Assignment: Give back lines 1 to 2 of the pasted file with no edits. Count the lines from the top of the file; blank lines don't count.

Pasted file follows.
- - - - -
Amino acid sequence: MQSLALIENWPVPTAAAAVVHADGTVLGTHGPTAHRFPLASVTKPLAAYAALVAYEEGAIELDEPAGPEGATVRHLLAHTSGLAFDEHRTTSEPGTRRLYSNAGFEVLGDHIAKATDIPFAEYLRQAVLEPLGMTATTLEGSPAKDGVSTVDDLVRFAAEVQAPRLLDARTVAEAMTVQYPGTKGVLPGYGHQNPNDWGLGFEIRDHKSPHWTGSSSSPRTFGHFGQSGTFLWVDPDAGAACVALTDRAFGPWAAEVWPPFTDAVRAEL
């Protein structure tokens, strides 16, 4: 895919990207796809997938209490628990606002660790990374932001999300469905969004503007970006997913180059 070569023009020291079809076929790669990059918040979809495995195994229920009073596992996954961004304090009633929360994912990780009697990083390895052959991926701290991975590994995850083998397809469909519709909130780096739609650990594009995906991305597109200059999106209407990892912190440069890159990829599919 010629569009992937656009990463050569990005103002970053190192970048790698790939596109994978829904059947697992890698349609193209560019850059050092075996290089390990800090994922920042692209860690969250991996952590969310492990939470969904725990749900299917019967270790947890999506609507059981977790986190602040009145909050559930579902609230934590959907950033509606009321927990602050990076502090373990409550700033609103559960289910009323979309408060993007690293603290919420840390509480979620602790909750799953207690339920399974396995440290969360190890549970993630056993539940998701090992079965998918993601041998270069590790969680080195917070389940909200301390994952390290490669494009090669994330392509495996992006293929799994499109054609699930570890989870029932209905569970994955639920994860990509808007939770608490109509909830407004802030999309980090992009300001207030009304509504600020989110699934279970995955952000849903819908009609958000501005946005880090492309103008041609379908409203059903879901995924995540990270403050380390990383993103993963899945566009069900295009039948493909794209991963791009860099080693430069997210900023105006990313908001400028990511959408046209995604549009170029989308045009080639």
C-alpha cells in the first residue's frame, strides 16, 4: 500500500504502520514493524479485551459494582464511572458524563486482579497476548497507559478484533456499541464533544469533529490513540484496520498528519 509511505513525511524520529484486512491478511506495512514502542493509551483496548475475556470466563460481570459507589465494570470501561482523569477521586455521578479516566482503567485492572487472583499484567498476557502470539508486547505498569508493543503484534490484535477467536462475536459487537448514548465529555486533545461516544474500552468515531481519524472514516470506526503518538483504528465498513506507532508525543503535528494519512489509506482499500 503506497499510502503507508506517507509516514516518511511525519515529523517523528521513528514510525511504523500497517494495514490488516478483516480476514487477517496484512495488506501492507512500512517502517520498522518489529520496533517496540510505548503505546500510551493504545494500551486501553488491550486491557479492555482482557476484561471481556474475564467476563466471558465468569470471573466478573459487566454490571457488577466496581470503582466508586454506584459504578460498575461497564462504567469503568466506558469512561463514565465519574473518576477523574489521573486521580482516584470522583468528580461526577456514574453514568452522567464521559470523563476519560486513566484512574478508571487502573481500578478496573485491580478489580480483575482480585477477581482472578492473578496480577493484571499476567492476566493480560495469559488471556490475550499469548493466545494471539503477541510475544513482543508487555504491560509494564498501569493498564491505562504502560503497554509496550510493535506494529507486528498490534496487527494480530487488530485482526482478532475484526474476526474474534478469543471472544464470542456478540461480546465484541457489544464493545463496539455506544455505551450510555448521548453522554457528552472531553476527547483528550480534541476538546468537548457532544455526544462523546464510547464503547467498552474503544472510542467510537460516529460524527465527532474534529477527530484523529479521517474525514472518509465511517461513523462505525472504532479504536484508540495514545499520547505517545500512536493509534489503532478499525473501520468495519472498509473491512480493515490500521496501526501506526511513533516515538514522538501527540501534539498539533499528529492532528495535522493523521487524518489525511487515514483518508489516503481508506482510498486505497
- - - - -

Amino acid sequence: MQSLALIENWPVPTAAAAVVHADGTVLGTHGPTAHRFPLASVTKPLAAYAALVAYEEGAIELDEPAGPEGATVRHLLAHTSGLAFDEHRTTSEPGTRRLYSNAGFEVLGDHIAKATDIPFAEYLRQAVLEPLGMTATTLEGSPAKDGVSTVDDLVRFAAEVQAPRLLDARTVAEAMTVQYPGTKGVLPGYGHQNPNDWGLGFEIRDHKSPHWTGSSSSPRTFGHFGQSGTFLWVDPDAGAACVALTDRAFGPWAAEVWPPFTDAVRAEL
């Protein structure tokens, strides 16, 4: 895919990207796809997938209490628990606002660790990374932001999300469905969004503007970006997913180059 070569023009020291079809076929790669990059918040979809495995195994229920009073596992996954961004304090009633929360994912990780009697990083390895052959991926701290991975590994995850083998397809469909519709909130780096739609650990594009995906991305597109200059999106209407990892912190440069890159990829599919 010629569009992937656009990463050569990005103002970053190192970048790698790939596109994978829904059947697992890698349609193209560019850059050092075996290089390990800090994922920042692209860690969250991996952590969310492990939470969904725990749900299917019967270790947890999506609507059981977790986190602040009145909050559930579902609230934590959907950033509606009321927990602050990076502090373990409550700033609103559960289910009323979309408060993007690293603290919420840390509480979620602790909750799953207690339920399974396995440290969360190890549970993630056993539940998701090992079965998918993601041998270069590790969680080195917070389940909200301390994952390290490669494009090669994330392509495996992006293929799994499109054609699930570890989870029932209905569970994955639920994860990509808007939770608490109509909830407004802030999309980090992009300001207030009304509504600020989110699934279970995955952000849903819908009609958000501005946005880090492309103008041609379908409203059903879901995924995540990270403050380390990383993103993963899945566009069900295009039948493909794209991963791009860099080693430069997210900023105006990313908001400028990511959408046209995604549009170029989308045009080639």